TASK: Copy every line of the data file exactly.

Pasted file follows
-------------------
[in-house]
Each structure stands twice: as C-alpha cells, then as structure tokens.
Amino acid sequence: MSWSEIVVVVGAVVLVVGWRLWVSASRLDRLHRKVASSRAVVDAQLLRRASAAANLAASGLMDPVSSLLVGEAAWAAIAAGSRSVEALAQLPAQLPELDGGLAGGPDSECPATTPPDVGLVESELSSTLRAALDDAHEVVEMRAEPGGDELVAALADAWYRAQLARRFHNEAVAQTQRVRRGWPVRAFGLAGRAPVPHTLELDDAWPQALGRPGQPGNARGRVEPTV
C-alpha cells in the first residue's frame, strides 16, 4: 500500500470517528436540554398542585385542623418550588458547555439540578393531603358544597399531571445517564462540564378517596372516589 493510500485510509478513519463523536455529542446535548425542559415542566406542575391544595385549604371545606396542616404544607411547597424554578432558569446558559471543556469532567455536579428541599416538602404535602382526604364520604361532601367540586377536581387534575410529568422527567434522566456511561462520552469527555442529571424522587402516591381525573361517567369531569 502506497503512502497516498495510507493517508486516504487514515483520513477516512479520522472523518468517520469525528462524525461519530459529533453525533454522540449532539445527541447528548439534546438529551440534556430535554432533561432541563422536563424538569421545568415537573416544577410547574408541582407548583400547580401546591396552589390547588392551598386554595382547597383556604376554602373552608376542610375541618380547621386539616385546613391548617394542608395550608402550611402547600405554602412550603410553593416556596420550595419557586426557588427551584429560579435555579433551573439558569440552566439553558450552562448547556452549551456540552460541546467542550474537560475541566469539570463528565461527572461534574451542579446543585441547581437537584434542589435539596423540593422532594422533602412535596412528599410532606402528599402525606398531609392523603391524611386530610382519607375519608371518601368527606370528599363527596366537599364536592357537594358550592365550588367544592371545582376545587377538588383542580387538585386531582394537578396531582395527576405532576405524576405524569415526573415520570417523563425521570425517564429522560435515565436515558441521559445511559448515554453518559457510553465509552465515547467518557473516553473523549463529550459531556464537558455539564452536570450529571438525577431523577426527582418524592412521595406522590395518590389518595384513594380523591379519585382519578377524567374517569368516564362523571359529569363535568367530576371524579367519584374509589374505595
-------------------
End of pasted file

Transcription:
[in-house]
Each structure stands twice: as C-alpha cells, then as structure tokens.
Amino acid sequence: MSWSEIVVVVGAVVLVVGWRLWVSASRLDRLHRKVASSRAVVDAQLLRRASAAANLAASGLMDPVSSLLVGEAAWAAIAAGSRSVEALAQLPAQLPELDGGLAGGPDSECPATTPPDVGLVESELSSTLRAALDDAHEVVEMRAEPGGDELVAALADAWYRAQLARRFHNEAVAQTQRVRRGWPVRAFGLAGRAPVPHTLELDDAWPQALGRPGQPGNARGRVEPTV
C-alpha cells in the first residue's frame, strides 16, 4: 500500500470517528436540554398542585385542623418550588458547555439540578393531603358544597399531571445517564462540564378517596372516589 493510500485510509478513519463523536455529542446535548425542559415542566406542575391544595385549604371545606396542616404544607411547597424554578432558569446558559471543556469532567455536579428541599416538602404535602382526604364520604361532601367540586377536581387534575410529568422527567434522566456511561462520552469527555442529571424522587402516591381525573361517567369531569 502506497503512502497516498495510507493517508486516504487514515483520513477516512479520522472523518468517520469525528462524525461519530459529533453525533454522540449532539445527541447528548439534546438529551440534556430535554432533561432541563422536563424538569421545568415537573416544577410547574408541582407548583400547580401546591396552589390547588392551598386554595382547597383556604376554602373552608376542610375541618380547621386539616385546613391548617394542608395550608402550611402547600405554602412550603410553593416556596420550595419557586426557588427551584429560579435555579433551573439558569440552566439553558450552562448547556452549551456540552460541546467542550474537560475541566469539570463528565461527572461534574451542579446543585441547581437537584434542589435539596423540593422532594422533602412535596412528599410532606402528599402525606398531609392523603391524611386530610382519607375519608371518601368527606370528599363527596366537599364536592357537594358550592365550588367544592371545582376545587377538588383542580387538585386531582394537578396531582395527576405532576405524576405524569415526573415520570417523563425521570425517564429522560435515565436515558441521559445511559448515554453518559457510553465509552465515547467518557473516553473523549463529550459531556464537558455539564452536570450529571438525577431523577426527582418524592412521595406522590395518590389518595384513594380523591379519585382519578377524567374517569368516564362523571359529569363535568367530576371524579367519584374509589374505595